But in spite of his criticism, one wonders why Postol’s latest critique of the anti-missile plan has received such a strong response from Pentagon officials. After all, Postol is one scientist submitting a single critique on a plan that daily receives several dozen comments and hundreds of newspaper articles.

When asked why three security officials had visited Postol’s MIT office, Caryl Clubb, a Defense Security Service spokeswoman, told reporters that the agents had traveled to MIT to deliver a letter from the Deputy Chief of Staff for industrial security identifying which parts of Postol’s White House letter contained classified information.

“The purpose of our visit was to prevent the further disclosure of classified information,” Clubb said. “We in no way, shape or form meant to get him to stop speaking out.”

But several reviewers of Postol’s letter, which was later classified as “Secret” by the Pentagon despite its circulation on the Internet, have indicated that all of Postol’s sources are publicly accessible. Indeed, Postol’s primary source is an open court document from a lawsuit filed by a senior engineer against the military contractor TRW, Inc. The engineer accused TRW, now a primary developer of the antimissile defense plan, of sending Pentagon officials fraudulent reports claiming that key components of the antimissile system had been successfully tested when they had in fact failed.

In a second letter to the White House, Postol called for an investigation into the security officials’ visit to his office, writing that, “None of the investigators could explain why they had approached me more than one month after my letter to the White House of 11 May 2000 was declared “Secret” by the Ballistic Missile Defense Organization. They were also unaware that I had obtained all the information in my letter to the White House from open court documents.” Postol also asked why his first letter, revealing problems with the antimissile defense plan and citing attempts by BMDO officials to hide their test results, had been made a classified document.

Although he did not receive a written reply from the Pentagon or the White House, Postol later stated that “if, in fact, there is no legitimately classified information in the [TRW] document, then the only other possibility is that my letter was classified to hide abuse at the Pentagon, which is illegal. It seems to me that there are two possibilities: either somebody is doing something illegal to hide fraud, or somebody improperly declassified the original TRW document, which wouldn’t be my responsibility or fault anyway.”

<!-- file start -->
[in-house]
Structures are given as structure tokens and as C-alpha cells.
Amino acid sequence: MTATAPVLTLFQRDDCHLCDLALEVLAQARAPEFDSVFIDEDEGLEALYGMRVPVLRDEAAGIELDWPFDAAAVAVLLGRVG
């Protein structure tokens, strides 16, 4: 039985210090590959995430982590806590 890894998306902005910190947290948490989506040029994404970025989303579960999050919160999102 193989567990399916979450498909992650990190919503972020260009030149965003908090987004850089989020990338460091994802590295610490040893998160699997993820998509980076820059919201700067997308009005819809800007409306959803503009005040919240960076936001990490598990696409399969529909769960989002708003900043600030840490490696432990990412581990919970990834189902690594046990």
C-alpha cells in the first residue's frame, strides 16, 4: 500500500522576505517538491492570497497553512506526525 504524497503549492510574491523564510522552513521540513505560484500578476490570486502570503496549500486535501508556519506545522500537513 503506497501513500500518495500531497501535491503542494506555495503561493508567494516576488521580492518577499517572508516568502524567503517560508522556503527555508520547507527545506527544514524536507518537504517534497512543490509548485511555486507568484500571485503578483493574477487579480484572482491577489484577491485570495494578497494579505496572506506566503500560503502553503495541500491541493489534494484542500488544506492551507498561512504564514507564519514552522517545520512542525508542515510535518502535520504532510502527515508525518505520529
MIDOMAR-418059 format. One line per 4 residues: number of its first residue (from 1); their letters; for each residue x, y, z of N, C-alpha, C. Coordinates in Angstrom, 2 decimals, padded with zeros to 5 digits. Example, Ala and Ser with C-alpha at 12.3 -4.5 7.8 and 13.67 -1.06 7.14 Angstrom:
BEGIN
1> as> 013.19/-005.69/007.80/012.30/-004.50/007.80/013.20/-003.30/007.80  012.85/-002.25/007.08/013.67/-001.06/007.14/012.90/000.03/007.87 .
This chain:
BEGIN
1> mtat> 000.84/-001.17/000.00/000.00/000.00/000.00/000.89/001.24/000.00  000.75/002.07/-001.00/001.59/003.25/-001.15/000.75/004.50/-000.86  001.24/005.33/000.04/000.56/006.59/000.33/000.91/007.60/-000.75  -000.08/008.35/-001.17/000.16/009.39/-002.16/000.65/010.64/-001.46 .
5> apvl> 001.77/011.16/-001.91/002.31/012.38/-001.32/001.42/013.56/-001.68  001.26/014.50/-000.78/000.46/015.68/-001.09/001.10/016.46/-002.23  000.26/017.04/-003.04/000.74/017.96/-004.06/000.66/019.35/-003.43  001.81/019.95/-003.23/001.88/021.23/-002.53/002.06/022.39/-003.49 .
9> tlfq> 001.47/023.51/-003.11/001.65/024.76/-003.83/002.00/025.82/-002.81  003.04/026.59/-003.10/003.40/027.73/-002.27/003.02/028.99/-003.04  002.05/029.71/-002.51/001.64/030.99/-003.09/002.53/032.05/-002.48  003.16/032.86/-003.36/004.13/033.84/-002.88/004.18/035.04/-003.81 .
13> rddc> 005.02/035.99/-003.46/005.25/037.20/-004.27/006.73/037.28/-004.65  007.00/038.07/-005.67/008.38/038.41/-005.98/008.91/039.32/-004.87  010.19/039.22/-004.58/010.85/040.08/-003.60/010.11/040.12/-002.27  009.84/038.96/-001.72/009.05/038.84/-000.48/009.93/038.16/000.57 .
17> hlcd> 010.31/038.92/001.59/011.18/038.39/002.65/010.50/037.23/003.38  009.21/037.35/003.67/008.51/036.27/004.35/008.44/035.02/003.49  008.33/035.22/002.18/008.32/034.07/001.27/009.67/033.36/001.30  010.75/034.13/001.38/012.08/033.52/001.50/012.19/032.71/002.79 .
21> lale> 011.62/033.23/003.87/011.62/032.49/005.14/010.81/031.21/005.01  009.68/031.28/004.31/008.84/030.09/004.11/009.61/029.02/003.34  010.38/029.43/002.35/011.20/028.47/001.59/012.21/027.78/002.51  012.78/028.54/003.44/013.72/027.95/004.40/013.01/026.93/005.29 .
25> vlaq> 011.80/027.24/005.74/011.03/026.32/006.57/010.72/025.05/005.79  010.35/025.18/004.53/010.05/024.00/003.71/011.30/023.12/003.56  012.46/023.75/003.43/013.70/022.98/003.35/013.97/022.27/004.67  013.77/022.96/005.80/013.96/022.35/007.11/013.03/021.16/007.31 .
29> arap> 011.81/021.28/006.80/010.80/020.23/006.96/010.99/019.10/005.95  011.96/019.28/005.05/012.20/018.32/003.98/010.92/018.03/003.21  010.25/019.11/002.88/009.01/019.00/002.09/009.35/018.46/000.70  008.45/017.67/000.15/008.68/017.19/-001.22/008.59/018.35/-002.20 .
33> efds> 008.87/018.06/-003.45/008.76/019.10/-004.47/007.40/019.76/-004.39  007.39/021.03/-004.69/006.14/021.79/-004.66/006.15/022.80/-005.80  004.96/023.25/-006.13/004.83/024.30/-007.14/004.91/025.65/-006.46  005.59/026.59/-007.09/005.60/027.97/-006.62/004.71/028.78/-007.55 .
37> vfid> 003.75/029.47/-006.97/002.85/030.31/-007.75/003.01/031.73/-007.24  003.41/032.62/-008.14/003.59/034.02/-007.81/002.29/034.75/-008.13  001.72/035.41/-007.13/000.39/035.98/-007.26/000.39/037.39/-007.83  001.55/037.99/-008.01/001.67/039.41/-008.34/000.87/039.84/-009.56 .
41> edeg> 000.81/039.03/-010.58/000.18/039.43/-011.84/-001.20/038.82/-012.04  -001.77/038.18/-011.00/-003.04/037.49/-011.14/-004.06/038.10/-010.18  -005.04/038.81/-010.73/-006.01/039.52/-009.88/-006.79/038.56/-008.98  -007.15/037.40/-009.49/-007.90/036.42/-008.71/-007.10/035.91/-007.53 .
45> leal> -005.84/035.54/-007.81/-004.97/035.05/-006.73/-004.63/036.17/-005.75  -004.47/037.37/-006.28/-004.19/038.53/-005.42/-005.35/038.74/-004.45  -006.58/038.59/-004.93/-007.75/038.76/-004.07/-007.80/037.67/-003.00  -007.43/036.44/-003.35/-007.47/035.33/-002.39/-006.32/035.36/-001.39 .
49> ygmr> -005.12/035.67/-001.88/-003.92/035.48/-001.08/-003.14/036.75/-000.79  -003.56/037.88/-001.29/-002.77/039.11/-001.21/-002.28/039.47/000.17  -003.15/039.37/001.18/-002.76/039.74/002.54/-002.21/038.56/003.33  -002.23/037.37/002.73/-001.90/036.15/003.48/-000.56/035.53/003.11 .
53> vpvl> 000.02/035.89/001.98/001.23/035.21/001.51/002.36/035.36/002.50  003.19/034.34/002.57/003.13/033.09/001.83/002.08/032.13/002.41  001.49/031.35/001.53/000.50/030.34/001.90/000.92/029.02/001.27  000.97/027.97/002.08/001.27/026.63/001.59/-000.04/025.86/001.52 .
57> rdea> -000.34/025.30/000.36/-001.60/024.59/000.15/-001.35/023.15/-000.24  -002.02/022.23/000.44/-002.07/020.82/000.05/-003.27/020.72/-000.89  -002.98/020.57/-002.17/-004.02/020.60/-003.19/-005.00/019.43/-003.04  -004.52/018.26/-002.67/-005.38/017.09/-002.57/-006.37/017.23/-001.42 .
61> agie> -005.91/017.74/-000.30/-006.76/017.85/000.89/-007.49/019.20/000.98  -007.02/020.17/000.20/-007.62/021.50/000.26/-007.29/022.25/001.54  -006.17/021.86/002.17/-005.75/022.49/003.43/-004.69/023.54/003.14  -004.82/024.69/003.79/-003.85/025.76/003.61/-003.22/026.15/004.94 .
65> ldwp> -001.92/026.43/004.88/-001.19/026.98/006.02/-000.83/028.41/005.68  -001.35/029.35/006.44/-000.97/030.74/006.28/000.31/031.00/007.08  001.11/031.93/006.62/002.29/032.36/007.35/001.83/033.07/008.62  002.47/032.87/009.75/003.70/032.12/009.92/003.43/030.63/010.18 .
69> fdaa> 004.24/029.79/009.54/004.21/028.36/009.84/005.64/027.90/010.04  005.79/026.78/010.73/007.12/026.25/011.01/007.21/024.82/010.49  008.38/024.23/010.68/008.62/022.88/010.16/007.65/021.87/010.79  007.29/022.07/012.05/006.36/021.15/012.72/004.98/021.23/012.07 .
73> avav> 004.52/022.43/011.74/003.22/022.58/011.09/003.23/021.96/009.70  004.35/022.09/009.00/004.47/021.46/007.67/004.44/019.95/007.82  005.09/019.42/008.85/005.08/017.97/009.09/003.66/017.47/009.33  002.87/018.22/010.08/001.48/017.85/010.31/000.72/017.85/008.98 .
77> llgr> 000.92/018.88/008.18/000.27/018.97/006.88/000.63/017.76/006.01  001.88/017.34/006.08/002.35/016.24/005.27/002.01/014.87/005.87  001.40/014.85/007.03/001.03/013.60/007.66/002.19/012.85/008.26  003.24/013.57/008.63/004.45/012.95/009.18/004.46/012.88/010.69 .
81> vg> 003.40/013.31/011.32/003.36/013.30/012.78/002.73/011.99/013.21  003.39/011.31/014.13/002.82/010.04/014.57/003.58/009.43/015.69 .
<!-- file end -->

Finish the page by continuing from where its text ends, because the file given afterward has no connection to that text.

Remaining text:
Pentagon officials did not comment, but Postol’s words have received sympathy from Democratic US representative Edward J. Markey, who publicly stated his intent to submit a request for investigation to the General Accounting Office.

Missile tests fail early on

In the meantime, Postol is receiving fuel for his fire: from the June 7 failure of the missile test, from a recent Republican bill proposed in Congress that calls for the development of an anti-missile defense program whether or not the necessary technology works, and from a recent New York Times report revealing technological problems with the plan.

“The Republicans have sent a message that anything goes,” Postol said. “What they’ve says is that we need a missile defense whether or not it works. Imagine we are sending our troops to war with rifles that have been purchased using the criteria of [using them] whether or not they work.”

While Republicans and Democrats bickered over the bill, Pentagon officials acknowledged to New York Times reporters that an early defense department declaration of success during their first interception test was not accurate; the kill vehicle had initially drifted off course and picked out the large decoy balloon instead of the warhead. Then, in a January test, the missile interceptor missed its target altogether.

A Pentagon panel was appointed last year to investigate Raytheon, a principal player in the missile defense plan, and found that the kill vehicle designed by the company would fall apart if shaken slightly by its own booster rocket.

Although Postol says that the scientific reports speak for themselves, he offered a final remark about the Pentagon’s conclusions drawn from the government’s own data: “These procedures are like rolling a pair of dice and throwing away all outcomes that do not give snake eyes, and then claiming that there is scientific evidence that makes it possible to reliably predict when a roll of the dice will be a snake eyes.”